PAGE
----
ERIC Number: ED191724
Record Type: RIE
Publication Date: 1980-Apr
Reference Count: 0
The Mathematical Thinking of Poor Inner City Children.
Russell, Robert L.; Ginsburg, Herbert
This study investigated whether young, poor, inner-city children are deficient in the mathematical skills and concepts necessary for later success in school arithmetic. Children of pre-kindergarten and kindergarten age, black or white, and lower class or middle class, were given a wide variety of mathematical tasks, including Piagetian measures, tasks assessing counting skills and the use and understanding of counting in problem solving, judgment of more, understanding of addition operations, and tasks involving written numbers. Results showed consistent differences on almost every task reflecting improved performance with age, but only minor social class or racial differences. The conclusion is that all children from all of the groups possess the cognitive competence necessary for later success in school arithmetic. (MP)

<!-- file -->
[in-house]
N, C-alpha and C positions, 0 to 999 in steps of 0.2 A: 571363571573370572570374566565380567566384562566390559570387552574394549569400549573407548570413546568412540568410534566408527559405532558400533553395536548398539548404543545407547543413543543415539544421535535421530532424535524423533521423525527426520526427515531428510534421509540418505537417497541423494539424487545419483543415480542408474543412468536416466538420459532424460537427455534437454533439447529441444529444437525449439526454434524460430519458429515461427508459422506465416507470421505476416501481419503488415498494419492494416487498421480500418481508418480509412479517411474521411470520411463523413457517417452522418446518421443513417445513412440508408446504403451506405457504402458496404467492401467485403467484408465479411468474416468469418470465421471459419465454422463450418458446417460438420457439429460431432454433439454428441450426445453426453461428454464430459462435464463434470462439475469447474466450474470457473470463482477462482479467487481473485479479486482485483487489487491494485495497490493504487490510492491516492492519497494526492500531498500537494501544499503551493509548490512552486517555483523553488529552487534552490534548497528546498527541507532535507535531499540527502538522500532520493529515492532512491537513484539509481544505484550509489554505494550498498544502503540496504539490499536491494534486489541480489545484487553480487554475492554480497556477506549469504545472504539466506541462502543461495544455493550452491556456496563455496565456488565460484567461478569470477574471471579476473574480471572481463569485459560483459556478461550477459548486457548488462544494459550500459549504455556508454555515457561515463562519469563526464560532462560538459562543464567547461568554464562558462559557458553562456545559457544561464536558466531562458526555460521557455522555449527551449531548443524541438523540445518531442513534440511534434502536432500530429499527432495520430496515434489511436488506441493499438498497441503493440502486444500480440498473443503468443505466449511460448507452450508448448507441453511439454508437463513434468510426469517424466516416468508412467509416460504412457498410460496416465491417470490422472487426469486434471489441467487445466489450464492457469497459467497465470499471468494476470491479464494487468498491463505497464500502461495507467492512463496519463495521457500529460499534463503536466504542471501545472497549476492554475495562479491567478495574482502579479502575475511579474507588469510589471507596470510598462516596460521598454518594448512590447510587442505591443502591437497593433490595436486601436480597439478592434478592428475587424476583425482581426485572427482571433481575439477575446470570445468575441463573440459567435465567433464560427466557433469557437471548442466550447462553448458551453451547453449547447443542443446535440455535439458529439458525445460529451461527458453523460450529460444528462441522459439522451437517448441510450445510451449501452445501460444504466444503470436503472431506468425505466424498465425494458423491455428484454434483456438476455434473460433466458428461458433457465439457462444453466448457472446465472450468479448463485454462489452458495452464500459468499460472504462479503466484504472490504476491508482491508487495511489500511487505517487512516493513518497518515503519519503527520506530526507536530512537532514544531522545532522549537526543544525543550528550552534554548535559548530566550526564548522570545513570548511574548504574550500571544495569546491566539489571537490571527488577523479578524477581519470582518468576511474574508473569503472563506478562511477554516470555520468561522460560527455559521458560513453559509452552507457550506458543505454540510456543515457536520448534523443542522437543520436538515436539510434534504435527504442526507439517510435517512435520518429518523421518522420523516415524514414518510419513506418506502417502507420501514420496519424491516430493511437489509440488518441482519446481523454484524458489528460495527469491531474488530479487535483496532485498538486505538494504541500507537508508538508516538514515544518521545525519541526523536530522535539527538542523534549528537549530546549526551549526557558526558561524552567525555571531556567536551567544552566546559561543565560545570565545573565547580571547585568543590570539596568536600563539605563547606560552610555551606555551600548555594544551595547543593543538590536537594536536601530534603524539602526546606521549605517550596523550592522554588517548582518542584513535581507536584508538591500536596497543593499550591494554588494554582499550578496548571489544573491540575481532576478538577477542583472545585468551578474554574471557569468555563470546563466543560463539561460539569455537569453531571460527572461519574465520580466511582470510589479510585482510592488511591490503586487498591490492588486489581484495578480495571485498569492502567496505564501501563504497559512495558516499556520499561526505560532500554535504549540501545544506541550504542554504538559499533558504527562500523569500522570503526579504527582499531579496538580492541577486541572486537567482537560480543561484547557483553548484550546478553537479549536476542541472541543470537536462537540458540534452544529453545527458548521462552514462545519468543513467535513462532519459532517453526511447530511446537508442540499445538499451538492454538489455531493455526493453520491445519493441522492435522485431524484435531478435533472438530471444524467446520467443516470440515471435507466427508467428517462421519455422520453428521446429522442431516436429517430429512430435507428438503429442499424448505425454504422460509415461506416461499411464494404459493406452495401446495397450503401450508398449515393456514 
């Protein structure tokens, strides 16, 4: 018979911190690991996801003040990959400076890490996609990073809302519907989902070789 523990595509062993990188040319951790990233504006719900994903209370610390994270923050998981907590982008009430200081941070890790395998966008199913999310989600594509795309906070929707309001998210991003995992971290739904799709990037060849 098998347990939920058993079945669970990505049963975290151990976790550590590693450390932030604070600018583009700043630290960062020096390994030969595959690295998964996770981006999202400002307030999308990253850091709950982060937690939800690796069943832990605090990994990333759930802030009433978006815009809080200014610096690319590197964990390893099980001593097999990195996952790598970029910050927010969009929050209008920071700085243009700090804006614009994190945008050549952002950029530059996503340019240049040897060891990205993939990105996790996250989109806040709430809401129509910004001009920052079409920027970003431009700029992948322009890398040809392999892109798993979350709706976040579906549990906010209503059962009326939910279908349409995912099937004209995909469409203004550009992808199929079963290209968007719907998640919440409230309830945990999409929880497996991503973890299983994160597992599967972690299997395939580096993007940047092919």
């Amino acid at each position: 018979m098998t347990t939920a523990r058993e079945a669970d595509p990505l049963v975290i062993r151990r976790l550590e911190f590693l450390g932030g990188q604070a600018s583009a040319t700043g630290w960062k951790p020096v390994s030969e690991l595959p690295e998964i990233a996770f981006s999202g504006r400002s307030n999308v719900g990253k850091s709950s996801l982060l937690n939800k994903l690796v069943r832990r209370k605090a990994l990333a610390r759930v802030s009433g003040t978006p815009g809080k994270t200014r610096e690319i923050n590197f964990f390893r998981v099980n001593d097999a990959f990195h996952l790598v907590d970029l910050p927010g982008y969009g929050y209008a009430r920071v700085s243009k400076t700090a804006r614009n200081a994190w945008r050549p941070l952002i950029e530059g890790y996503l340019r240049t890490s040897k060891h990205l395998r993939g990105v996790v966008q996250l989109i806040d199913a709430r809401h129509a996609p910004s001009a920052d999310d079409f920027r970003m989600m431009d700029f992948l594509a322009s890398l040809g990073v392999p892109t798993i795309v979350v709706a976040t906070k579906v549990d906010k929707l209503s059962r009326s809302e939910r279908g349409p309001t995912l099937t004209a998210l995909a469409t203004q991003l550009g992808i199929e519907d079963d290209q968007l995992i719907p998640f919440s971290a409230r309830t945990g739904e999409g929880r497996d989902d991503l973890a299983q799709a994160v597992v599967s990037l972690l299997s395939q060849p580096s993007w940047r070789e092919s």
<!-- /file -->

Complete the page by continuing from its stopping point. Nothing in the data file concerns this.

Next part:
Descriptors: Age Differences, Arithmetic, Basic Skills, Cognitive Ability, Cognitive Development, Cognitive Processes, Disadvantaged Youth, Kindergarten Children, Learning Problems, Mathematical Concepts, Mathematics Education, Preschool Children, Problem Solving, Racial Differences, Social Differences, Socioeconomic Background, Student Characteristics
Publication Type: Reports - Research; Speeches/Meeting Papers
Education Level: N/A
Authoring Institution: N/A
Identifiers: Mathematics Education Research
Note: Paper presented at the Southeastern Conference on Human Development (Alexandria, VA, April 1980). Contains broken type.